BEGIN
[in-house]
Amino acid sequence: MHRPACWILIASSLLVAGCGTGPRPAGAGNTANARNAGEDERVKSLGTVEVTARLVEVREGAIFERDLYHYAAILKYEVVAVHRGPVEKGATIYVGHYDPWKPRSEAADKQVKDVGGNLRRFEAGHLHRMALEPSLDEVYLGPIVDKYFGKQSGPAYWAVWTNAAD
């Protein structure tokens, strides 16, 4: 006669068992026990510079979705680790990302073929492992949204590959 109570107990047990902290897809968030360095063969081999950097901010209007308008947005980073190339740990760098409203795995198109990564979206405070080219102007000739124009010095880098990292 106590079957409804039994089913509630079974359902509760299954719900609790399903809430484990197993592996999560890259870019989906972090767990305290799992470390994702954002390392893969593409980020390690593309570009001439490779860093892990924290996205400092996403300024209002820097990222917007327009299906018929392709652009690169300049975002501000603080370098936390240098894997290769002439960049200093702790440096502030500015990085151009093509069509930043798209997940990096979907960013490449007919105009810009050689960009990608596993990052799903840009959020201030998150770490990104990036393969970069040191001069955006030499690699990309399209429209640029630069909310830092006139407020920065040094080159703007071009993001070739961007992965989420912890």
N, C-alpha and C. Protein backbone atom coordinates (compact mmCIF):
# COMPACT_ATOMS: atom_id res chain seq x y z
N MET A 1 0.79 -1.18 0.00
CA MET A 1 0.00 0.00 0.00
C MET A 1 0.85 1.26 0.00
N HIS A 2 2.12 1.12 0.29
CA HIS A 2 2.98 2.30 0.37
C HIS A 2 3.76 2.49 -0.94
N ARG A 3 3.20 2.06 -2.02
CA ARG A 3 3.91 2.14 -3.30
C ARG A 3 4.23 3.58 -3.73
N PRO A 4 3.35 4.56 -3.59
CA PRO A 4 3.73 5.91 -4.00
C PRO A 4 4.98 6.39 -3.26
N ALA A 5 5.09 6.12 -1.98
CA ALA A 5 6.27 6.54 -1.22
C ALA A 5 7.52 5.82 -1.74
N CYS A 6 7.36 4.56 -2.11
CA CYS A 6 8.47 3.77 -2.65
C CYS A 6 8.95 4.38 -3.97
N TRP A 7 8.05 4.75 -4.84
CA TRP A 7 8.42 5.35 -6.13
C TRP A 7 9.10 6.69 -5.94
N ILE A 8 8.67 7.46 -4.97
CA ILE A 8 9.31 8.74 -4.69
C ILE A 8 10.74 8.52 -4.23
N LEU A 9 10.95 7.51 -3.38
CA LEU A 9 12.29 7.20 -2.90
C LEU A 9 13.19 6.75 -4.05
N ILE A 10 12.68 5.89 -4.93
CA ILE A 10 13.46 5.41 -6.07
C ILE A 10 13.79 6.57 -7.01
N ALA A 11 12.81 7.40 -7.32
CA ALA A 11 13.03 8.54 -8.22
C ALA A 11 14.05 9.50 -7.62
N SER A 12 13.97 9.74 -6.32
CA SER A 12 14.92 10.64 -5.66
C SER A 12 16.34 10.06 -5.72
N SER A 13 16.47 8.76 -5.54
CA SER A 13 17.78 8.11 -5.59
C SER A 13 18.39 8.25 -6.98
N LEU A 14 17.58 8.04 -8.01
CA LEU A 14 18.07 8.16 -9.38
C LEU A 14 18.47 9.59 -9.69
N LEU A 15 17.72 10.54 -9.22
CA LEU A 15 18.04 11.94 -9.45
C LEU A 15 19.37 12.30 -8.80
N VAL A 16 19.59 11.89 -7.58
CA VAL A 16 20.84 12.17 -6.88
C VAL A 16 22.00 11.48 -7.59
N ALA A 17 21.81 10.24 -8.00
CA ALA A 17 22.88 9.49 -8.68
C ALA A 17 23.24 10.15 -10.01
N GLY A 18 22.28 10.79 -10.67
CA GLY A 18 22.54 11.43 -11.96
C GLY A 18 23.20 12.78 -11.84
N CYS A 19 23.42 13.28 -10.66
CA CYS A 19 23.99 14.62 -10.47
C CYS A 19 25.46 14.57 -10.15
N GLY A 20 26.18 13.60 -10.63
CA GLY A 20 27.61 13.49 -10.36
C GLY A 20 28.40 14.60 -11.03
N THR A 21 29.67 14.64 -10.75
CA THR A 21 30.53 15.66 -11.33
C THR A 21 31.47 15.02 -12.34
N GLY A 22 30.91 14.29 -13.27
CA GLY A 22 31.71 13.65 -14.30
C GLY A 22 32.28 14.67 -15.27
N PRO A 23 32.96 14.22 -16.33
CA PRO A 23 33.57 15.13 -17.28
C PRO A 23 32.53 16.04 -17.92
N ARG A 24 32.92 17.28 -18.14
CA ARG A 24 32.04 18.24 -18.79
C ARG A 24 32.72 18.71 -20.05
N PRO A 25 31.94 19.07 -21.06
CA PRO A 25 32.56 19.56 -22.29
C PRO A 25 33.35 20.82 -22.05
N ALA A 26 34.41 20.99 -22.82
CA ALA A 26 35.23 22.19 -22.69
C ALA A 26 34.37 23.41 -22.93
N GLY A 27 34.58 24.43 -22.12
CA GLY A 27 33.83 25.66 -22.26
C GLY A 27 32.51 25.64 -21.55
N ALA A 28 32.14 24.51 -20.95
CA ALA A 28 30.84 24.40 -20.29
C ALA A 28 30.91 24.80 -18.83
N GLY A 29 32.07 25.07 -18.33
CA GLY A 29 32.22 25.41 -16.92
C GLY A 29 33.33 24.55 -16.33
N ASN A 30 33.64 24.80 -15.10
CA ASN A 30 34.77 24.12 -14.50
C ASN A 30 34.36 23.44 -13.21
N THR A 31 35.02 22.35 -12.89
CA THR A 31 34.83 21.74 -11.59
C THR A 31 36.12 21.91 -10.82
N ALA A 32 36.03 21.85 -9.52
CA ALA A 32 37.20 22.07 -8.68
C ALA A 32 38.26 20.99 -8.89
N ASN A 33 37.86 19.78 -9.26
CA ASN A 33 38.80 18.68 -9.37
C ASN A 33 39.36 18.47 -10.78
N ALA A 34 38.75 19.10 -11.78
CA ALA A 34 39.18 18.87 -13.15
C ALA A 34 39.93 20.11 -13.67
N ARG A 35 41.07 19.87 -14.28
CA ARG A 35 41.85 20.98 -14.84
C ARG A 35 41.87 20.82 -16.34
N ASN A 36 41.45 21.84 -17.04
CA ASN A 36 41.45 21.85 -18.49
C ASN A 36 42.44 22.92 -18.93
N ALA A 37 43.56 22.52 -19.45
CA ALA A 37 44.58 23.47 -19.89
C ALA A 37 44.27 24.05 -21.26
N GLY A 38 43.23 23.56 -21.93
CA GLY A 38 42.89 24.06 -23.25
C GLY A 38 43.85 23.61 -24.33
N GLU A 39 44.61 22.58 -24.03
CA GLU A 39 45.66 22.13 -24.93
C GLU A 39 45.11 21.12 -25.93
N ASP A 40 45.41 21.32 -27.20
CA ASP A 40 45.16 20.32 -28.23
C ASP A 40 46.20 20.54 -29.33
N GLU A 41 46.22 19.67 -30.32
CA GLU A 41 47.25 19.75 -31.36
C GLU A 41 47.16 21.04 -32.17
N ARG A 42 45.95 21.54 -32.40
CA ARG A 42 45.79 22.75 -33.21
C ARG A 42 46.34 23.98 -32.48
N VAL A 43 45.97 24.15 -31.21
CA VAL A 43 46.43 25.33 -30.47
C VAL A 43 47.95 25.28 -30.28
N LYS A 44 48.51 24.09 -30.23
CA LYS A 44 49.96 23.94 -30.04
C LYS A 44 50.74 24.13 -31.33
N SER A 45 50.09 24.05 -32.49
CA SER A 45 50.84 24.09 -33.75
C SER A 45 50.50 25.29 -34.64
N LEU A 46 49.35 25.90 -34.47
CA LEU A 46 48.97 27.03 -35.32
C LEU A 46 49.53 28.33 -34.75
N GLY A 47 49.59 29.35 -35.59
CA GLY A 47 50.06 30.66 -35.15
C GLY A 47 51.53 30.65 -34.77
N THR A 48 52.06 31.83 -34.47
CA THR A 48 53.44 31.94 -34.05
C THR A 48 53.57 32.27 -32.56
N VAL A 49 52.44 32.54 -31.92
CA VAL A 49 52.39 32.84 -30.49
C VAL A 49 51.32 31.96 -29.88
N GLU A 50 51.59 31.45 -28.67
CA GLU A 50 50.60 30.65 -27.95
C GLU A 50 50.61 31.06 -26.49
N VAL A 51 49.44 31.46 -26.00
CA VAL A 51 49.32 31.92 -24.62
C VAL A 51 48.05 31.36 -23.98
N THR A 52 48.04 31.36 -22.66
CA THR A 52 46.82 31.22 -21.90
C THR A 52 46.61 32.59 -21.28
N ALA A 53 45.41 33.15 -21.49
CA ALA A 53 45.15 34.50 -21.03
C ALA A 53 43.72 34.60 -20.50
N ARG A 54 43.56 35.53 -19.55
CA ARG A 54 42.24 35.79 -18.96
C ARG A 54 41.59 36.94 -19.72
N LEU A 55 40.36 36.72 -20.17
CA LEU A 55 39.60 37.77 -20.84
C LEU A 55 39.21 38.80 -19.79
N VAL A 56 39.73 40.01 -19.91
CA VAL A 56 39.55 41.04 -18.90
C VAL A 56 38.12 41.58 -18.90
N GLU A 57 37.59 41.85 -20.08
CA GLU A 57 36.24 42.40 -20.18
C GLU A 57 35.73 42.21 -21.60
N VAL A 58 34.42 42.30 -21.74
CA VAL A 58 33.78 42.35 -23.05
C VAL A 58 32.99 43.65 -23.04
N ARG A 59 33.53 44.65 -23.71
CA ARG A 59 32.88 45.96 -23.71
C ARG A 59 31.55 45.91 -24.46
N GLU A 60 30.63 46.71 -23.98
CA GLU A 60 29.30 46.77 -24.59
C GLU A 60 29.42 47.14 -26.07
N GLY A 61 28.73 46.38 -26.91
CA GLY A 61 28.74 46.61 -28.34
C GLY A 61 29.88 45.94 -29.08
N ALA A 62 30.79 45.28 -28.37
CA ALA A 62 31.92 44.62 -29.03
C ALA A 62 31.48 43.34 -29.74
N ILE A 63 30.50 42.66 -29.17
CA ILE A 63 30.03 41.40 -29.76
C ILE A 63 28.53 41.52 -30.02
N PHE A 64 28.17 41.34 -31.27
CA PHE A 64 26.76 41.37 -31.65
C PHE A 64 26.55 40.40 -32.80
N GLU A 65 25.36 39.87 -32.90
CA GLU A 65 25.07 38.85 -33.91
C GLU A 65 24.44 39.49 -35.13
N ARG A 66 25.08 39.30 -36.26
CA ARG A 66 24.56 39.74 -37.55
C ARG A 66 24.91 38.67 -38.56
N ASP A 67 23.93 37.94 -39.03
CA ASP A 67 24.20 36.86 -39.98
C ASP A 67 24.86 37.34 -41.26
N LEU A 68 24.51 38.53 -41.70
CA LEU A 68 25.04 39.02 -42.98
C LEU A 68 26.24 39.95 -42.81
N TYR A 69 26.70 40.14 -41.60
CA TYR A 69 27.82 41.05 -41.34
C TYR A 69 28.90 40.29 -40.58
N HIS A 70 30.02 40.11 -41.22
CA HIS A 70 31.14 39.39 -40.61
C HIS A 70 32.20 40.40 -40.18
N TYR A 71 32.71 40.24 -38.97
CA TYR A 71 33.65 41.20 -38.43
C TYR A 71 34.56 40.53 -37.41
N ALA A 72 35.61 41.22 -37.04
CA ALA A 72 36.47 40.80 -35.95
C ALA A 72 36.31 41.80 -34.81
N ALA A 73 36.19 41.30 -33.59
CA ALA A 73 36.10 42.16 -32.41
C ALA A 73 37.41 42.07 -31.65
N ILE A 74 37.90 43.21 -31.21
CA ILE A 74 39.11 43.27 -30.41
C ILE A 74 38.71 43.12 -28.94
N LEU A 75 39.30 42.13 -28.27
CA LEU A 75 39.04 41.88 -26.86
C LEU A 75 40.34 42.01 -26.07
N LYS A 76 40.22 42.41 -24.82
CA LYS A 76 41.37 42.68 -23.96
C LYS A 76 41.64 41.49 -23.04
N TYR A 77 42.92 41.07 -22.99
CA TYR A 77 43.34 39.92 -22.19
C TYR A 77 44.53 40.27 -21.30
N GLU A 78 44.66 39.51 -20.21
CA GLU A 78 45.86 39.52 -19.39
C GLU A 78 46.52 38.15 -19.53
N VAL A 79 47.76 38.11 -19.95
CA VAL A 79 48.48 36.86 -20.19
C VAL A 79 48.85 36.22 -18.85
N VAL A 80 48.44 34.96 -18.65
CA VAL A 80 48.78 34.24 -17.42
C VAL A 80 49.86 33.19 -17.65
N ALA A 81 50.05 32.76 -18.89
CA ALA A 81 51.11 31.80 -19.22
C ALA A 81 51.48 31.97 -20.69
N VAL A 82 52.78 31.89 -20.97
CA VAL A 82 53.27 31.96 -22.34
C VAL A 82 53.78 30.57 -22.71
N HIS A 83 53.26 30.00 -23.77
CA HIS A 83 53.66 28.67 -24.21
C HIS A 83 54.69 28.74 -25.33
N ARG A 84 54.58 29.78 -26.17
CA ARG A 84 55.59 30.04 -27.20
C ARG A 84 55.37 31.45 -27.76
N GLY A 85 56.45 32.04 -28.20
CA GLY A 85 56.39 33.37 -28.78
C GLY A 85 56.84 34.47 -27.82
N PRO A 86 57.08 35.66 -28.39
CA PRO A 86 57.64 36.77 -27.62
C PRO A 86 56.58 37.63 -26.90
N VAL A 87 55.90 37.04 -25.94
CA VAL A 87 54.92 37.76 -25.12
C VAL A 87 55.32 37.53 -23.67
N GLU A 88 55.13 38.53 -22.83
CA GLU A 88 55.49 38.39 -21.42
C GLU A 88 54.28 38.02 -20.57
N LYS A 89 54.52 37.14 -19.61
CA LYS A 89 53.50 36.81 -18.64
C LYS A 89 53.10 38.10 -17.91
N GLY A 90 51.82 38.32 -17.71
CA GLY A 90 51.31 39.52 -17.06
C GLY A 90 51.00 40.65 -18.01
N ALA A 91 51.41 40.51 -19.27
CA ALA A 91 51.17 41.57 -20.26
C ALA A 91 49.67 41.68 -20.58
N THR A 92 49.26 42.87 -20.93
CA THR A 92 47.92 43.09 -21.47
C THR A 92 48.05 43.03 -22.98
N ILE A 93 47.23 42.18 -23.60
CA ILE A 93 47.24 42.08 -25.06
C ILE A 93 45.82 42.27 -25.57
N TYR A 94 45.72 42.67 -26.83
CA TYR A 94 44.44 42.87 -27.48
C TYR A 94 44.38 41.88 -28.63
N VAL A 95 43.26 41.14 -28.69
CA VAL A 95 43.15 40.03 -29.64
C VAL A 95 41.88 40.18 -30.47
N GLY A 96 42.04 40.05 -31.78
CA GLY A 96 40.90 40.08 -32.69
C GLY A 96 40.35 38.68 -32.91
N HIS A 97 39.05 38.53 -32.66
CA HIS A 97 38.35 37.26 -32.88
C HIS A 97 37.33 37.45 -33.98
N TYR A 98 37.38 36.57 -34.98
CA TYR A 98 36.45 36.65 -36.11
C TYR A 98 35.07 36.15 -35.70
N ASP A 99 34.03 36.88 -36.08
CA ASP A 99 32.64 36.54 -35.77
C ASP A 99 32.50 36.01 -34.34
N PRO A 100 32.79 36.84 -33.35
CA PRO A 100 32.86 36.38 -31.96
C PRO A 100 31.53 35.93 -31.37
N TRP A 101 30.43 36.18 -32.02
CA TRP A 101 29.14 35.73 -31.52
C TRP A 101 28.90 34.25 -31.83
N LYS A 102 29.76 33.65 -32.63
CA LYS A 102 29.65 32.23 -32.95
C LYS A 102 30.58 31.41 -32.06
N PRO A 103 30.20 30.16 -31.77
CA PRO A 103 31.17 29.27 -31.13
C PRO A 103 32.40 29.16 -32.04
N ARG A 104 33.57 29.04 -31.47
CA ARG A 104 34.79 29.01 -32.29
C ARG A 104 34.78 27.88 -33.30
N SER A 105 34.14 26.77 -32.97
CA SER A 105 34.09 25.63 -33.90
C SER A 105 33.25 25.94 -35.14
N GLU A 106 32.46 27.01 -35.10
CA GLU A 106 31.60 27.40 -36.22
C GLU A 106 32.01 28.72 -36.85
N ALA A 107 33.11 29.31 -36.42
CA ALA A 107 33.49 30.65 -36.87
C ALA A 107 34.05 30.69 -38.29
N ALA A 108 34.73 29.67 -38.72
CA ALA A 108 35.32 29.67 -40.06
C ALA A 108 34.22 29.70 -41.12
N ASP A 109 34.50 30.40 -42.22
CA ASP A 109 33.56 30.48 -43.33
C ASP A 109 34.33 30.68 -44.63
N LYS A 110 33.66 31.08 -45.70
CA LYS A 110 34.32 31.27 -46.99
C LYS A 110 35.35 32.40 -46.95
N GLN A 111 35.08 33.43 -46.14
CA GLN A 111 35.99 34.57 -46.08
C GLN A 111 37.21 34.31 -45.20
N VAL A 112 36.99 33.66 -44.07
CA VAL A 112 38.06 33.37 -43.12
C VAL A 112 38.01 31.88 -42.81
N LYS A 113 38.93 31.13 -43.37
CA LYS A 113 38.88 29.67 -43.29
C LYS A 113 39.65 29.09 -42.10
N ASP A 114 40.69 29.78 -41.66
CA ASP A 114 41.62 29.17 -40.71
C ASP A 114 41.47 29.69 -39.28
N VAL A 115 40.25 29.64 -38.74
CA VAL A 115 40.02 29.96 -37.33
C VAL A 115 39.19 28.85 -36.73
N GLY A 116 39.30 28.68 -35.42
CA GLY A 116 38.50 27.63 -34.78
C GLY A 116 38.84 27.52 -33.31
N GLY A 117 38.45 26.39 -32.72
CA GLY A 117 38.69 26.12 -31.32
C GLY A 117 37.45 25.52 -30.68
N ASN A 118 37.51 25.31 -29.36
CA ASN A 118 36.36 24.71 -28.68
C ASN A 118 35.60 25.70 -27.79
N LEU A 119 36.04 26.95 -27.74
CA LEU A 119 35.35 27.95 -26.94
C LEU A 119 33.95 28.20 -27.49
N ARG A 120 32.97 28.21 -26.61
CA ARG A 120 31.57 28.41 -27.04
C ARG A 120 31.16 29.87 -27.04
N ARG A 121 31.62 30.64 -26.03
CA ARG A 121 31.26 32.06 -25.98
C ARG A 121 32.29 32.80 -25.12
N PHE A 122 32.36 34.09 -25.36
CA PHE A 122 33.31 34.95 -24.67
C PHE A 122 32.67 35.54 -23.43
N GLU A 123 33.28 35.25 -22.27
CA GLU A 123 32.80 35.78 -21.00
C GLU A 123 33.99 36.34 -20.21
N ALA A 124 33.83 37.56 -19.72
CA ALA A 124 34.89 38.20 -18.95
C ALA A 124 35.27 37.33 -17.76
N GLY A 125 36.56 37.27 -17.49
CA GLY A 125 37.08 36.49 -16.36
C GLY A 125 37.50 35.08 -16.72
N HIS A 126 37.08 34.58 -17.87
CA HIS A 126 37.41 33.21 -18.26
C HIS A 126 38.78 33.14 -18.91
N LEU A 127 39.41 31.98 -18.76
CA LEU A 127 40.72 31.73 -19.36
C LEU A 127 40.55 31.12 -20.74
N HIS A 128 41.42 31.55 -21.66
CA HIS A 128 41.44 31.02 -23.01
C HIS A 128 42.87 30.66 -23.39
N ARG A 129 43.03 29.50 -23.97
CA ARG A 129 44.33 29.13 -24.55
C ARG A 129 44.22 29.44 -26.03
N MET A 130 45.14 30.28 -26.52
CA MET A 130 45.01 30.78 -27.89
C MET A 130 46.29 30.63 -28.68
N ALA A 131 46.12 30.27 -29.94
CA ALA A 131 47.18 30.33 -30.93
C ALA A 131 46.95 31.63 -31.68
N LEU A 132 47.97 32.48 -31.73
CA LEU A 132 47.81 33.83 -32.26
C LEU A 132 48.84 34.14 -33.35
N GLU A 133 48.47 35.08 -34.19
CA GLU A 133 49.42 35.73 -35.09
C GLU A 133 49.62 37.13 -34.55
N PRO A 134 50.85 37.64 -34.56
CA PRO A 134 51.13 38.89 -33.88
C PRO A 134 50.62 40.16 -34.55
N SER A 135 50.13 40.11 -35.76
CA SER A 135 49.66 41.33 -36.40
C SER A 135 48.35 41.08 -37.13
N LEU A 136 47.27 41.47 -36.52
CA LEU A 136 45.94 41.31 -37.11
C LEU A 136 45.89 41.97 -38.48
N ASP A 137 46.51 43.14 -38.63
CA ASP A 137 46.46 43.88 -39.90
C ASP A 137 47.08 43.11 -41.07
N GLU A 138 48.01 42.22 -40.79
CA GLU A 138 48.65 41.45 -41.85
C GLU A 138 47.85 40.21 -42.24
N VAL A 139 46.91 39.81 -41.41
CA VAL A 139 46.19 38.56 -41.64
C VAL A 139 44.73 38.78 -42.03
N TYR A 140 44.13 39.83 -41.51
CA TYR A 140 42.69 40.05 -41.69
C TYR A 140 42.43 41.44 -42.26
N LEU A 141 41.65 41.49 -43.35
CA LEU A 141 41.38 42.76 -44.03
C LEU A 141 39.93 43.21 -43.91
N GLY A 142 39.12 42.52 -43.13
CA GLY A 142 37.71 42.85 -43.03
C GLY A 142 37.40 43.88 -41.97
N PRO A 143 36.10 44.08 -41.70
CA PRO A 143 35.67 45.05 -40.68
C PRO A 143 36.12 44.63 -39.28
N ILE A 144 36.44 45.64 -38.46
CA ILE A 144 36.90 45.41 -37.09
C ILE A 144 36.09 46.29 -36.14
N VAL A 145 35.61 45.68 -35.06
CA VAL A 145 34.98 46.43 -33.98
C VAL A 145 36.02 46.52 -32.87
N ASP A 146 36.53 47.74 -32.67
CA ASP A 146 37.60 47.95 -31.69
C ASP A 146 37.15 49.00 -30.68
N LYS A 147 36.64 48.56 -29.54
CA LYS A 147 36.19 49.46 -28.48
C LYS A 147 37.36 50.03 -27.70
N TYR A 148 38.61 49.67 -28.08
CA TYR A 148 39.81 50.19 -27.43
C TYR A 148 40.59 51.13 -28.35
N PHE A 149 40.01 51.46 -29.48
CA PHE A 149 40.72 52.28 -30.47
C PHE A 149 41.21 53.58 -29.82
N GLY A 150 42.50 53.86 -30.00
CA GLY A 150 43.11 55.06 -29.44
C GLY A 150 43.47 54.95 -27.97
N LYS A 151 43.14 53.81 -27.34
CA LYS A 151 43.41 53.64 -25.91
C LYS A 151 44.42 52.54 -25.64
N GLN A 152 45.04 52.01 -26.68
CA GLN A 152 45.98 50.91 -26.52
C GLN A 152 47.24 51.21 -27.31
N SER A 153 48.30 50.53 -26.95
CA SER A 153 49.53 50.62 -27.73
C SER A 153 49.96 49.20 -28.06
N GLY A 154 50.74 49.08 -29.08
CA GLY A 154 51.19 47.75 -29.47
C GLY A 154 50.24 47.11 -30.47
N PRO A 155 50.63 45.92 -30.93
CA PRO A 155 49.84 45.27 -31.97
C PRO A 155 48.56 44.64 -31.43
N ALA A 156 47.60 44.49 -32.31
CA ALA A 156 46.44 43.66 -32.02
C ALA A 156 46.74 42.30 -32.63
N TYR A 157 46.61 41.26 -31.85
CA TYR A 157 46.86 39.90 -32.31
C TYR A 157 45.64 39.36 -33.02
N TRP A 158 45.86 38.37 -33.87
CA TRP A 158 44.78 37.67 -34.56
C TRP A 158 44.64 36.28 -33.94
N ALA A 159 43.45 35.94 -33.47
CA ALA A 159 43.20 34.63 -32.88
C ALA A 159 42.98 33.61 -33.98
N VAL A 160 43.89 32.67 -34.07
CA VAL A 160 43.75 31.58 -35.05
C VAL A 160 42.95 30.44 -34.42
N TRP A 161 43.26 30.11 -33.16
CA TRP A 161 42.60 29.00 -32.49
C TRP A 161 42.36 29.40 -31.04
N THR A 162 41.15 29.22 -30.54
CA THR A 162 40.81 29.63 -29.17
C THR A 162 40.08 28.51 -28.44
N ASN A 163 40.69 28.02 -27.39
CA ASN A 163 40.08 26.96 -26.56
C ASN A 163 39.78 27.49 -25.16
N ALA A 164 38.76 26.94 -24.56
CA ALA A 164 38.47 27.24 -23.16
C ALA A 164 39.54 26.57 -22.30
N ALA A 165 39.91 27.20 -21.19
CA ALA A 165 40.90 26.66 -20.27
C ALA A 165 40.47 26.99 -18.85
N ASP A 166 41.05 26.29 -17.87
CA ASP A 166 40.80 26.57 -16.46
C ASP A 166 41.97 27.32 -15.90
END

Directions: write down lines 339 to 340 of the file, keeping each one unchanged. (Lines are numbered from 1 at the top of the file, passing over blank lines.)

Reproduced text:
N VAL A 112 36.99 33.66 -44.07
CA VAL A 112 38.06 33.37 -43.12